Not winning the government tender you’ve worked so hard to put together can be a bitter pill to swallow. But before you drown in a sea of disappointment, make sure to request a debrief to ascertain just how well your proposal went down. There’s much insight to be gained if you ask the right questions. Try these on for size.
How did you stack up?
Find out how your submission fared in terms of providing the ideal solutions to answer the terms of the contract. What did the competition have that yours didn’t?
Was it all about price?
If your price had been the same as the winning bid, would your tender have been seen to represent good value? If not, why not?
Ease of assessment.
So many questions and mandatory requirements can make tendering a bit of a nightmare, so make sure to check if the way you put together your submission responses made it easy for the panel to navigate and score it appropriately.
Were you compliant?
If there’s one thing that will get your bid disqualified PDQ it’s non-compliance. All that effort down the drain because you didn’t stick to the page limit or font size. Perhaps you confused ‘mandatory’ with ‘if you feel like it’? Whatever it was, find out so you can avoid making the same mistake in future.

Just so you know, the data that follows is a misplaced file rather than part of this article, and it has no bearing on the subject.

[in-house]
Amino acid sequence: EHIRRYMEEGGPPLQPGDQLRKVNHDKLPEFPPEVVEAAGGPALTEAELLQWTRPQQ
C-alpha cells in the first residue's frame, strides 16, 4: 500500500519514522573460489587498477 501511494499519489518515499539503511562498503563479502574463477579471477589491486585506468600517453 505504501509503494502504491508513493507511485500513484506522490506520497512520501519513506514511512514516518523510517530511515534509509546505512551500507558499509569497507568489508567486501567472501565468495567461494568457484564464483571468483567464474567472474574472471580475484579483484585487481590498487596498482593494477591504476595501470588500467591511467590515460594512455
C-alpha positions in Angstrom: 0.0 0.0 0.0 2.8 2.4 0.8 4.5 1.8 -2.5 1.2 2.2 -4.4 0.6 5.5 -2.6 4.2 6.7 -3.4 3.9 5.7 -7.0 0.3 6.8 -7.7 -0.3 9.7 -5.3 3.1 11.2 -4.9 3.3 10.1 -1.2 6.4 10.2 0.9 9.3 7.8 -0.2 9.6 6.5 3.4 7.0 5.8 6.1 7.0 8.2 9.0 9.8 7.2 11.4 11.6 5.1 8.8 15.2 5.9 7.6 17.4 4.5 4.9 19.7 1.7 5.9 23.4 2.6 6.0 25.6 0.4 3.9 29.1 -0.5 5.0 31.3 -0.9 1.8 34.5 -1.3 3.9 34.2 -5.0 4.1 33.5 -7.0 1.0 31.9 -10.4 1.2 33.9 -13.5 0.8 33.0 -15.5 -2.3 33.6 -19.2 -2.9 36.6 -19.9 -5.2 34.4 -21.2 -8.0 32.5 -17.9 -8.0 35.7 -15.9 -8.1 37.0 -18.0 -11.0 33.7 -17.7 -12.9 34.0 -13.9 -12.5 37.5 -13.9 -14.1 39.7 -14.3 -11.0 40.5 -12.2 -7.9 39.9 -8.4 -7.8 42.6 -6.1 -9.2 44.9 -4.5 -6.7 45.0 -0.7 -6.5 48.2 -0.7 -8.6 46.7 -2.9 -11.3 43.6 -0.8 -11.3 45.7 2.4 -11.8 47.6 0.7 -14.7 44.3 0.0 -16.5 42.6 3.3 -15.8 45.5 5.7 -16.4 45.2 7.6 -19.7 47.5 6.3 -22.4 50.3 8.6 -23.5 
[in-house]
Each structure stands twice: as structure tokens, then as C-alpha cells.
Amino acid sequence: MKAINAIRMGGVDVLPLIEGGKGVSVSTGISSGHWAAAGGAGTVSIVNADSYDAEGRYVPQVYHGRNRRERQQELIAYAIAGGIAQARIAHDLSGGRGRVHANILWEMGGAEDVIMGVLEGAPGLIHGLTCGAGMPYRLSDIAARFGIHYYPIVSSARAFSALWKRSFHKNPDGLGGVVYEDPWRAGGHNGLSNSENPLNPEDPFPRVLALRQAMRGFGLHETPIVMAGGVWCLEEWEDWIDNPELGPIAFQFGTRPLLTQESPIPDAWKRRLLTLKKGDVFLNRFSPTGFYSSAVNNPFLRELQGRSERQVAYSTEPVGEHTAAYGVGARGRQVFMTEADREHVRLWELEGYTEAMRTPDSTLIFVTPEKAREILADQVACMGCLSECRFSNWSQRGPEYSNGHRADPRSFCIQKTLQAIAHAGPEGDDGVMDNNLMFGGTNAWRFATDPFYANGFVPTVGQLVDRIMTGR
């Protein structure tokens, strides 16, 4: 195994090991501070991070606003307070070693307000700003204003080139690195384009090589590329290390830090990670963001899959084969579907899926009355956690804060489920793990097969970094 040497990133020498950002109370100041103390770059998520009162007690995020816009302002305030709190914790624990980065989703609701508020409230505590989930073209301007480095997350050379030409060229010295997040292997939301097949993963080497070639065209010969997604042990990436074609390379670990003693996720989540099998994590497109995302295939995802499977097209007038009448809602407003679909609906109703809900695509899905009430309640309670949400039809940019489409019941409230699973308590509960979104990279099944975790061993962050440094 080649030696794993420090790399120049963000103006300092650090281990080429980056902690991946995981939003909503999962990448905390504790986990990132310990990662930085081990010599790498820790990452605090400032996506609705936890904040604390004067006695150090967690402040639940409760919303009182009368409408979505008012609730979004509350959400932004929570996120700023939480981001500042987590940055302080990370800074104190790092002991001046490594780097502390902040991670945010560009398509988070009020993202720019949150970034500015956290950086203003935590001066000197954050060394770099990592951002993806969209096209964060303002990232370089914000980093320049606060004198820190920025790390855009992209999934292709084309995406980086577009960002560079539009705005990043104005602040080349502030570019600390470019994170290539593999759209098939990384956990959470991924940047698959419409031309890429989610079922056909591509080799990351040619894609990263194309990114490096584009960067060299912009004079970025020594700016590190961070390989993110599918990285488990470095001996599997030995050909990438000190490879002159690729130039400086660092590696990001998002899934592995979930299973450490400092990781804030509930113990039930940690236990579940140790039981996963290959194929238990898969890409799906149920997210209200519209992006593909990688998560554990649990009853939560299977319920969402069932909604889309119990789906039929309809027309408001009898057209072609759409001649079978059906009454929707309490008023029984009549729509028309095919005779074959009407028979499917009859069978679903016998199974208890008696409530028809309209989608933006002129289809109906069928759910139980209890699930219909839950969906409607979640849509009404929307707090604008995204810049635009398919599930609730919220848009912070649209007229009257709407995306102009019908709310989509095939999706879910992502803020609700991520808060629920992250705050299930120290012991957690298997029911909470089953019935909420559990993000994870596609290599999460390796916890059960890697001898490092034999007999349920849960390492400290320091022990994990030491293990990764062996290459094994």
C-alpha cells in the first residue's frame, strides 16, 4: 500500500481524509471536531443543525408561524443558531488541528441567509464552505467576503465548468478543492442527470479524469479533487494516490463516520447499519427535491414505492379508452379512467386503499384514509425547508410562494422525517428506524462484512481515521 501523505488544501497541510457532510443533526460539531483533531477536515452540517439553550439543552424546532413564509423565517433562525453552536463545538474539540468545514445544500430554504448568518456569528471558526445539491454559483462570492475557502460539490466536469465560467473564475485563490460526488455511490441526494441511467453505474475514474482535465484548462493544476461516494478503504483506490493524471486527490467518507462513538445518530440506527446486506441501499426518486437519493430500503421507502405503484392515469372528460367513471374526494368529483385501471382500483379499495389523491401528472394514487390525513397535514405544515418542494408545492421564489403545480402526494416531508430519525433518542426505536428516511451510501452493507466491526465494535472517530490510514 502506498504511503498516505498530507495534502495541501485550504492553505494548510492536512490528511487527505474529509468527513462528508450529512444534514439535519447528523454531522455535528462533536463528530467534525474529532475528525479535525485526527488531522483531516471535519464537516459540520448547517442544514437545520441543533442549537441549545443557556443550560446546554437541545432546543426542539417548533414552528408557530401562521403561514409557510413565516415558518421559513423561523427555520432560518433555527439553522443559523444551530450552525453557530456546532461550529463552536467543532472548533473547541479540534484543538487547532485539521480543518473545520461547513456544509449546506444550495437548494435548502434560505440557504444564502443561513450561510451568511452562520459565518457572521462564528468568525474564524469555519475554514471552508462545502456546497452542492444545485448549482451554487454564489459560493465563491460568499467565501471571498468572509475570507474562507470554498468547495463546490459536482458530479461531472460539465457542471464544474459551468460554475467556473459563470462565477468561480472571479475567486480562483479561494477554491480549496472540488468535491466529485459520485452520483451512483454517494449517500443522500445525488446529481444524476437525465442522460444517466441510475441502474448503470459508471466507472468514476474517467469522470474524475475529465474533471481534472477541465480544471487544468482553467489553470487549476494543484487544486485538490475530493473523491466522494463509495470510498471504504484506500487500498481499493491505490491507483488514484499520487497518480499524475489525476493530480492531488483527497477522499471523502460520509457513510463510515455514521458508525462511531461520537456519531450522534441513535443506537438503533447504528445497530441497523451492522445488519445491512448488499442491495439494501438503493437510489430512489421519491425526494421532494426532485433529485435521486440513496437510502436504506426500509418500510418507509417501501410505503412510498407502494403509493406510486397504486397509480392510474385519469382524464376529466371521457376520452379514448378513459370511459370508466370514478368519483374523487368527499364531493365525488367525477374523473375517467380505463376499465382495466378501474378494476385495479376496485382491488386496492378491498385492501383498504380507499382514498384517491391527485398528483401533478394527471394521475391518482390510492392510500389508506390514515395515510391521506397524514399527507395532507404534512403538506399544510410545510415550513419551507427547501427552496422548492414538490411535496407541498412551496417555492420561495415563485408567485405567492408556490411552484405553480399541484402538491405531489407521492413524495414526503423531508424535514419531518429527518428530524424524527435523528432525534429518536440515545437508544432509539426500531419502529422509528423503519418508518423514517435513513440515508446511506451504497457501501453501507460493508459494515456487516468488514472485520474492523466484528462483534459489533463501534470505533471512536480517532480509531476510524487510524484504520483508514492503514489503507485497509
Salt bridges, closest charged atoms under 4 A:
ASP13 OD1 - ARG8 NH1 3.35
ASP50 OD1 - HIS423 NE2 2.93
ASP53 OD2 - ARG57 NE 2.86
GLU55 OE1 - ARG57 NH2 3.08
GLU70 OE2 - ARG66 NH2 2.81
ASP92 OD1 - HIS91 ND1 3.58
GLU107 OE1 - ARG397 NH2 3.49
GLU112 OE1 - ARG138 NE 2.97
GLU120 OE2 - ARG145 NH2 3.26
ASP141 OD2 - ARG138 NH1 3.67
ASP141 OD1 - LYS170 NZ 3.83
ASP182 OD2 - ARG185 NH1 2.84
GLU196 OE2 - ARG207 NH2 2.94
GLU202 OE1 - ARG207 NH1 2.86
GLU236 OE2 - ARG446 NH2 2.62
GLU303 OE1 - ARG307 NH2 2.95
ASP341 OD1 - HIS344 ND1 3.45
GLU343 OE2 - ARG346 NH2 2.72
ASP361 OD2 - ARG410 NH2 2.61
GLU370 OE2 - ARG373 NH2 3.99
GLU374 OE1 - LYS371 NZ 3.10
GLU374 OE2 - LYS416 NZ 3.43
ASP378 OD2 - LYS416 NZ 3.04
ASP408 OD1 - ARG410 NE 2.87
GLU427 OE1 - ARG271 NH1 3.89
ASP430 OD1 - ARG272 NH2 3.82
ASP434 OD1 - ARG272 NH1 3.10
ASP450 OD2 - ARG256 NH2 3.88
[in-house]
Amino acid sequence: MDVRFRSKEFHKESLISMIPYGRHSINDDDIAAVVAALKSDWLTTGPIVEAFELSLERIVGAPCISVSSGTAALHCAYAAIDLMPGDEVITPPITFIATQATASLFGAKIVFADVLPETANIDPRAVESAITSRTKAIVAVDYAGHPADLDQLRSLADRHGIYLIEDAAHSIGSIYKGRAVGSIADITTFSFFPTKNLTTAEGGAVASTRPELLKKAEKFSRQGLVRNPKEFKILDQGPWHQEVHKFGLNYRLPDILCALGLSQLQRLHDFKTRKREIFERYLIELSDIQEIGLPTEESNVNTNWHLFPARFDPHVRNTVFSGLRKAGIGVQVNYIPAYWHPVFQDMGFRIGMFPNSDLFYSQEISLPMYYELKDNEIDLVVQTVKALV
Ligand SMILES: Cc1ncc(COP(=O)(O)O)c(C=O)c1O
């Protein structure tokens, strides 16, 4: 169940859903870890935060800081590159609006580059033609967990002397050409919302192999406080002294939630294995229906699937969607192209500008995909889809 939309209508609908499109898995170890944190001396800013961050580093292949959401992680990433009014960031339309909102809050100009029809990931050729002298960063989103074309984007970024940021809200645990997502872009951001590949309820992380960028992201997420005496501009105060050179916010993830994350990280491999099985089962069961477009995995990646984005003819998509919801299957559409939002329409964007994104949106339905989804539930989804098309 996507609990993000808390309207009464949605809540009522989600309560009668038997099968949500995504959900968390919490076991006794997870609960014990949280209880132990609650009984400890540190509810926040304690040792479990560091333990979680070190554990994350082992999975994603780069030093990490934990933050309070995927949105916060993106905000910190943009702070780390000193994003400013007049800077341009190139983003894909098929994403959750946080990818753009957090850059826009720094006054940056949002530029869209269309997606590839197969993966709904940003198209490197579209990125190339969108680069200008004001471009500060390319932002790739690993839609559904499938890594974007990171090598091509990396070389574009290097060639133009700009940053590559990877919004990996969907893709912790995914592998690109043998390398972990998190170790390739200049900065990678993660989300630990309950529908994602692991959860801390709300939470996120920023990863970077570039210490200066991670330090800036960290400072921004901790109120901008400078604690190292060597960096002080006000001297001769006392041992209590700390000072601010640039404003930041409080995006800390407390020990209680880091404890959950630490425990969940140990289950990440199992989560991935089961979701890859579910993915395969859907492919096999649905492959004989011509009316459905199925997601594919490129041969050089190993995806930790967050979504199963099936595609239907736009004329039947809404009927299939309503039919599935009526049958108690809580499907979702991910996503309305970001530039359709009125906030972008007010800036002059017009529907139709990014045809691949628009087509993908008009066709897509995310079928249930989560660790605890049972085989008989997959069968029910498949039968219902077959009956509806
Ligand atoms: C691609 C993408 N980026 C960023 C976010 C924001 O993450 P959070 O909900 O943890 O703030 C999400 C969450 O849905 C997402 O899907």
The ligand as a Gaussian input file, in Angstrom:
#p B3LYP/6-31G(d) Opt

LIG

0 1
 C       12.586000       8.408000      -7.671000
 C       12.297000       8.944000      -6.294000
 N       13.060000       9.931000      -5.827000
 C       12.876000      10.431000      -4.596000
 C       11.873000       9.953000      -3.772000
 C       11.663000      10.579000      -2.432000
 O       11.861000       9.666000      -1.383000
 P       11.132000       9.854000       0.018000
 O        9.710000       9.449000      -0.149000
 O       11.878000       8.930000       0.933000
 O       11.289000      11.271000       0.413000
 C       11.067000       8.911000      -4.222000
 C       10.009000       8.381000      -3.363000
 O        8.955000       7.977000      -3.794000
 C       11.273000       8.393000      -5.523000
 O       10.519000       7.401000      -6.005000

Could you have substantiated your claims more effectively? Did you waffle or use content that wasn’t relevant? Check to see how clearly your case came across.
How well you presented your submission is important. Was yours on par with others or was it below the expected standard?
Tone and language.
Writing style is important because there’s no guarantee everyone on the judging panel will be an expert in your field. Your submission needs to be pitched correctly for the target audience. Was your response perhaps too casual? Or simply too technical to understand?
Any other feedback? Recommendations to improve your chances or make your bid stand out from the competition can truly beneficial, so make sure to ask if there are any further suggestions.